Step 2: Once you’ve gotten all clothes on hangers and separated into their categories inside the closet [you should have 2 major categories per closet, no more than 3], sort all clothes within Category 1 [let’s call it Work Clothes] by type. This means you would hang all tops at the front of the Work Clothes section, followed by skirts, then pants, then dresses, then suits. Feel free to vary the order of clothing types for greater ease of access or enhanced visual effect–yes, your closet will also look pretty when you’re done. Or you may simply follow the order listed. I typically order clothing as described. Sometimes I vary when working within someone else’s closet.
 
Step 3: After grouping clothing according to type, work within each group, and sort all clothing according to color from lightest to darkest (or darkest to lightest with stripes and prints at the beginning of each color segment [i.e. pink butterfly shirt at the beginning of the pinks, which are located directly in front of the reds because pink is lighter than red, but in the same color family]).
Step 4: This may be more of a bonus step for some, but a necessity when I do my own closet. If you’ve made it this far, you’re doing well. Let’s kick things up a notch by…sorting all clothing (within each type) by weight and sleeve length. This means within Tops: tops with thin straps first, then sleeveless, then cap sleeves, then short sleeves, then 3/4-length, then long sleeves, finally sweaters. Skirts: short skirts, knee-length, calf-length (if you’re into that), ending with long skirts. The idea is to essentially keep lighter weight, cooler clothing to the front of each group and to progress to longer sleeves (or skirt length or pant legs).
This way, you can look at your closet and easily pull out your green beaded camisole without hesitation. Breath of fresh air, right? Ahhh….
 
Step 5: Repeat Steps 1 through 3 [optionally 4] on the next category of clothing in your closet [If you divided your closet into Work and Play clothes, you would simply proceed on to the Casual side, sort and group all casual clothing accordingly]
This system has served me so well. I hope you also enjoy implementing it! It make getting back on track much easier when things go awry…as they sometimes do in the world of staying organized…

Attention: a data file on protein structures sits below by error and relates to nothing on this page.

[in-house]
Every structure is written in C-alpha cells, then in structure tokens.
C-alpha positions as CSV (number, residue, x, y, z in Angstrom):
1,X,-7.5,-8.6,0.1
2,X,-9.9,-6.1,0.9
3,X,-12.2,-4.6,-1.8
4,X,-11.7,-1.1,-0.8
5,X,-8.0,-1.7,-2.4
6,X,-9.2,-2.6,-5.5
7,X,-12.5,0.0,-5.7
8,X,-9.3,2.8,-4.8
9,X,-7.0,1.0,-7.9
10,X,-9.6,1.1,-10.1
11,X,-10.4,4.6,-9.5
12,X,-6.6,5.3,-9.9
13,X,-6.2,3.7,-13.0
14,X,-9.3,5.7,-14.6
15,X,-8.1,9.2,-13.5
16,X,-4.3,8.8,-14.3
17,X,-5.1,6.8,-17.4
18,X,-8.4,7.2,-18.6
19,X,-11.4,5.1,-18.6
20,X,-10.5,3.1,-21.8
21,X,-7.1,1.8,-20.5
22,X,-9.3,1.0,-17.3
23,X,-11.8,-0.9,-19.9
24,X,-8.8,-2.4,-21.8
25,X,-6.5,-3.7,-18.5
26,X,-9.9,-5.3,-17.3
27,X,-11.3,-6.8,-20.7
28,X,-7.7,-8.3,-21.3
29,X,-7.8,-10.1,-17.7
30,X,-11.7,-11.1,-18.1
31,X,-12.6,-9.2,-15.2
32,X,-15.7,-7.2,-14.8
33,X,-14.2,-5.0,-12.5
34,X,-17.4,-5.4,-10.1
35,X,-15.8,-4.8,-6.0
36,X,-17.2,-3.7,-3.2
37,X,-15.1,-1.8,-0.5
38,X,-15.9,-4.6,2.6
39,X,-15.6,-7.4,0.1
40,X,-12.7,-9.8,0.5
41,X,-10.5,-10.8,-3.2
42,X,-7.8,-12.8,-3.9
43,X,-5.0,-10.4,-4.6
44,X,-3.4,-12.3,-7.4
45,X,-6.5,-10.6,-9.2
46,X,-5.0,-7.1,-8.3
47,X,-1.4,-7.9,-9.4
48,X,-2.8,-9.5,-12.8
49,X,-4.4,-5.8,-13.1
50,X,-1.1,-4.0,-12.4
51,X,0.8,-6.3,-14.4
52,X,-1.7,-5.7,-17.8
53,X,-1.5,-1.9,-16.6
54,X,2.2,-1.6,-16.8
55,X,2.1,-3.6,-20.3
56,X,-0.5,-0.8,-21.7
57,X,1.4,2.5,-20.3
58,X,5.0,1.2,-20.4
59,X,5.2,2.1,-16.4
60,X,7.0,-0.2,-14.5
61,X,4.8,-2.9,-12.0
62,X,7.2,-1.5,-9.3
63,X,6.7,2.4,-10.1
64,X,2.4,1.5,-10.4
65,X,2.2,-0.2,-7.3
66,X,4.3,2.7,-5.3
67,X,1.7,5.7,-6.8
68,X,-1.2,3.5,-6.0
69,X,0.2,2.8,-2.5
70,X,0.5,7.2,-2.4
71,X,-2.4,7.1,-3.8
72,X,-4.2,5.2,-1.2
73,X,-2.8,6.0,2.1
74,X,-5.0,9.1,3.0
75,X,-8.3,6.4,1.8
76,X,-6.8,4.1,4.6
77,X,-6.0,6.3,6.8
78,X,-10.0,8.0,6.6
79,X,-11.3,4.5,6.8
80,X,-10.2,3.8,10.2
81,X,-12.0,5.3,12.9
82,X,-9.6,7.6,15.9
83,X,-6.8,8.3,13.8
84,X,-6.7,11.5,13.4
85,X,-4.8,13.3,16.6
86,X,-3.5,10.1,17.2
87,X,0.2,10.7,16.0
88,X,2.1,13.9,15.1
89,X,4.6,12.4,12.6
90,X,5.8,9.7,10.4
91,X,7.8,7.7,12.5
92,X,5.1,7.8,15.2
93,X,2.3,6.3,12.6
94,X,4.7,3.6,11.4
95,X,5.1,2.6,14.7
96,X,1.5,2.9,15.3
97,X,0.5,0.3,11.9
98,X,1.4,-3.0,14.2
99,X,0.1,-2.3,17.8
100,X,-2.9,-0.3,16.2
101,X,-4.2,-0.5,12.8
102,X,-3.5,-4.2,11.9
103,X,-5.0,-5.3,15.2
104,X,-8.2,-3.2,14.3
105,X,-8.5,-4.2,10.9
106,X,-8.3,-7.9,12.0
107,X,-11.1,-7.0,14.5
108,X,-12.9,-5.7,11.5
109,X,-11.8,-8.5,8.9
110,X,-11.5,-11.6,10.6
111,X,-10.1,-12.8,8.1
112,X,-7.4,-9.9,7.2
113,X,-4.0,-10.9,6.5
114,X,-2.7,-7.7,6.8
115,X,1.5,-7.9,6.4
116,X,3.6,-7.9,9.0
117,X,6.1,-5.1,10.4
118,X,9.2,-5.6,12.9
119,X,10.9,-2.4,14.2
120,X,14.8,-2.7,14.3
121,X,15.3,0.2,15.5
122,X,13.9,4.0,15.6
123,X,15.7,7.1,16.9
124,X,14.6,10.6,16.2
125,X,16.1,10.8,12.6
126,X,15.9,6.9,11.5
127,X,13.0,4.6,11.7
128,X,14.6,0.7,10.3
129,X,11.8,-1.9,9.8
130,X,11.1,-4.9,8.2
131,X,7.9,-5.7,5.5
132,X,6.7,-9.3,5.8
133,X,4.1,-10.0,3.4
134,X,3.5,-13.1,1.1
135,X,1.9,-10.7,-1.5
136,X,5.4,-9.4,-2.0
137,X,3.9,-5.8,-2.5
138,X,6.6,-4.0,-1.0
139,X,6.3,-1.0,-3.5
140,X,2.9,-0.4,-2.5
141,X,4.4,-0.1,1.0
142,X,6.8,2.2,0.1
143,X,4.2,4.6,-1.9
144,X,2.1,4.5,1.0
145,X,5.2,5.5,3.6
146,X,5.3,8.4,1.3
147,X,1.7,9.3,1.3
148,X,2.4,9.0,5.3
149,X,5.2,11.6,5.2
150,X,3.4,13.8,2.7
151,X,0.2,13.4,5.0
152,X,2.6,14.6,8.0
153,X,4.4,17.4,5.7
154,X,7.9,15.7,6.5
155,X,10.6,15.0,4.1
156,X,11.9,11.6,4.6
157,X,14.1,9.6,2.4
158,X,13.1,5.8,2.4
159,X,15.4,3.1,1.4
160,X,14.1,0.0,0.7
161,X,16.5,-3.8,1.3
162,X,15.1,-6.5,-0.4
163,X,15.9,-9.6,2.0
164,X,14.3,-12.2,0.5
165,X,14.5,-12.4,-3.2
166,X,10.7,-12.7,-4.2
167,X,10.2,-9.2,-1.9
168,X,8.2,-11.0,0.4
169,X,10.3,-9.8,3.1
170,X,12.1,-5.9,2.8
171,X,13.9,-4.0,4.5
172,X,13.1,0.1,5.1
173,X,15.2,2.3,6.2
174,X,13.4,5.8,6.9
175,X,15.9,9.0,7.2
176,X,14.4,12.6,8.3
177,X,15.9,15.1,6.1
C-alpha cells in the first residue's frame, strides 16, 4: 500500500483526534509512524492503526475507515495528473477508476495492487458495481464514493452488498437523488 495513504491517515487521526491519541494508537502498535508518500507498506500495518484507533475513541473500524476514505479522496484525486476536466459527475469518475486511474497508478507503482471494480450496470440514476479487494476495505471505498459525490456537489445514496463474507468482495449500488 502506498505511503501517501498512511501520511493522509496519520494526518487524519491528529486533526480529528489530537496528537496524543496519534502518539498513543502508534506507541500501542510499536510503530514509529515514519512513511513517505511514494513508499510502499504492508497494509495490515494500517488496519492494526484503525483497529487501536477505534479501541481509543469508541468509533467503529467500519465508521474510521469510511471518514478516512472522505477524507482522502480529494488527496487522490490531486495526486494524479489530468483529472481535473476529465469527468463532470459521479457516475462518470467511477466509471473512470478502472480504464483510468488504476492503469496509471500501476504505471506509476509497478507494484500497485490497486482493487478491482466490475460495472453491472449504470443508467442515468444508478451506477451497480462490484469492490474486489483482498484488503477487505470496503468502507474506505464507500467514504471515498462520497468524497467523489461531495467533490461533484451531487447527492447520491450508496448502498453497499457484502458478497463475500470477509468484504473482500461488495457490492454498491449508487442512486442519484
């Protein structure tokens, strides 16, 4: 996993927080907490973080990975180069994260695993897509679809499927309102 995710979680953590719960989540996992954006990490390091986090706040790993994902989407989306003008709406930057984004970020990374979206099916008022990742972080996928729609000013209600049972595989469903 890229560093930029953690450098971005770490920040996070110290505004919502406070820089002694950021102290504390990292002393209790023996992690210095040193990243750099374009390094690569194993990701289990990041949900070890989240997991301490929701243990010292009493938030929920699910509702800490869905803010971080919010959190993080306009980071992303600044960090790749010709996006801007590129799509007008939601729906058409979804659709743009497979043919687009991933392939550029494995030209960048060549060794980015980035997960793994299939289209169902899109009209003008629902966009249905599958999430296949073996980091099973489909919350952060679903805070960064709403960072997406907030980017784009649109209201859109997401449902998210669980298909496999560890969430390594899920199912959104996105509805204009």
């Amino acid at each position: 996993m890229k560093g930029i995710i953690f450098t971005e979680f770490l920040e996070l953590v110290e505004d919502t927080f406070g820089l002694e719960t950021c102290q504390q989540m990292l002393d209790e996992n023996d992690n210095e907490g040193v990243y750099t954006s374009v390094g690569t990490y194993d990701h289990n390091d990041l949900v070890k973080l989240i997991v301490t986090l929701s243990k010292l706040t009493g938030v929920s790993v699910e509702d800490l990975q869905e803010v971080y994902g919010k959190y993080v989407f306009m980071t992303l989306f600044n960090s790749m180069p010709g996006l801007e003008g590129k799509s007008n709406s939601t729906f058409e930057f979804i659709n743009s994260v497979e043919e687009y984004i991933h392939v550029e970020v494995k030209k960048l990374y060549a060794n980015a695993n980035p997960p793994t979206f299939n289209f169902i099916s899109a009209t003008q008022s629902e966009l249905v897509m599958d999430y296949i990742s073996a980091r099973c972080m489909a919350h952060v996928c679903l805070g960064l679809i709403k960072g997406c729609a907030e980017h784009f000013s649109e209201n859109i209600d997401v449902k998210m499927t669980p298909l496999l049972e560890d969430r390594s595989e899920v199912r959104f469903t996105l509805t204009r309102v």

Portable Closets: Solutions for Rooms That Have Minimal or No Closet Space

For rooms that don’t have closet storage, a portable unit is often a simple solution that also delivers aesthetics. The following products are mostly priced under $50 and can be purchased at Amazon by clicking on the image [image are Amazon Affiliate links; Amazon pays me a small percentage for purchases made through my links. The purchase price remains the same.].

 

Two hanging rods and nine shelves:

Heavy-duty doors for concealed storage with two bottom drawers:

Five hanging racks with two shelves [Exposed Storage]

B&W Eiffel Tower Decorative Cover w/ four shelves and one rack

 

Modular storage with rack

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Definitive Guide to Buying Makeup Storage Supplies

This installment of my “Definitive Guides” focuses on makeup storage solutions. The product that works best for us will heavily depend on the amount of makeup you own. Nevertheless, below is a diverse assortment of makeup storage options:

[The following images are Amazon affiliate links. Therefore, Amazon will compensate me a small percentage for each sale made through these links (each of which takes you directly to the product page on Amazon’s official website). The purchases price on your end will remain the same regardless.]

 

Keep products secure with pull-out drawers!

For the light makeup user

Build a well-organized makeup tower!

Got Palettes?

Both pieces included!

Interchangeable Design!

Brush storage options:

The Pipeline

I have been conspicuously MIA in recent weeks, so I figured I would provide an update. Basically, business is growing, and I am finally able to shift my focus to creating the extensive knowledge base I have been envisioning! With that said, here are a few updates:

1. Definitive Guides: The Definitive Guide to Moving Supplies has received an overwhelmingly positive response and, frankly, has made life easier for me when I walk into situations in which clients are preparing to move. As a result, I have decided to create more Definitive Guides to streamline the organizing process and to better empower my clients to remain organized on their own. My aim has always been to “teach people how to fish…” but with shelving, decorative bins, and high-quality clothing hangers. 😀

2. More focused product reviews and recommendations: It occurred to me that I should probably post more real-world use cases for the products I recommend to give readers ideas on the different ways seemingly conventional organizing tools can be used around the home and office.

3. More video content!…More on that later.

Stay tuned, people! There is much, much more to come.

Economics and Marie Kondo’s KonMari Method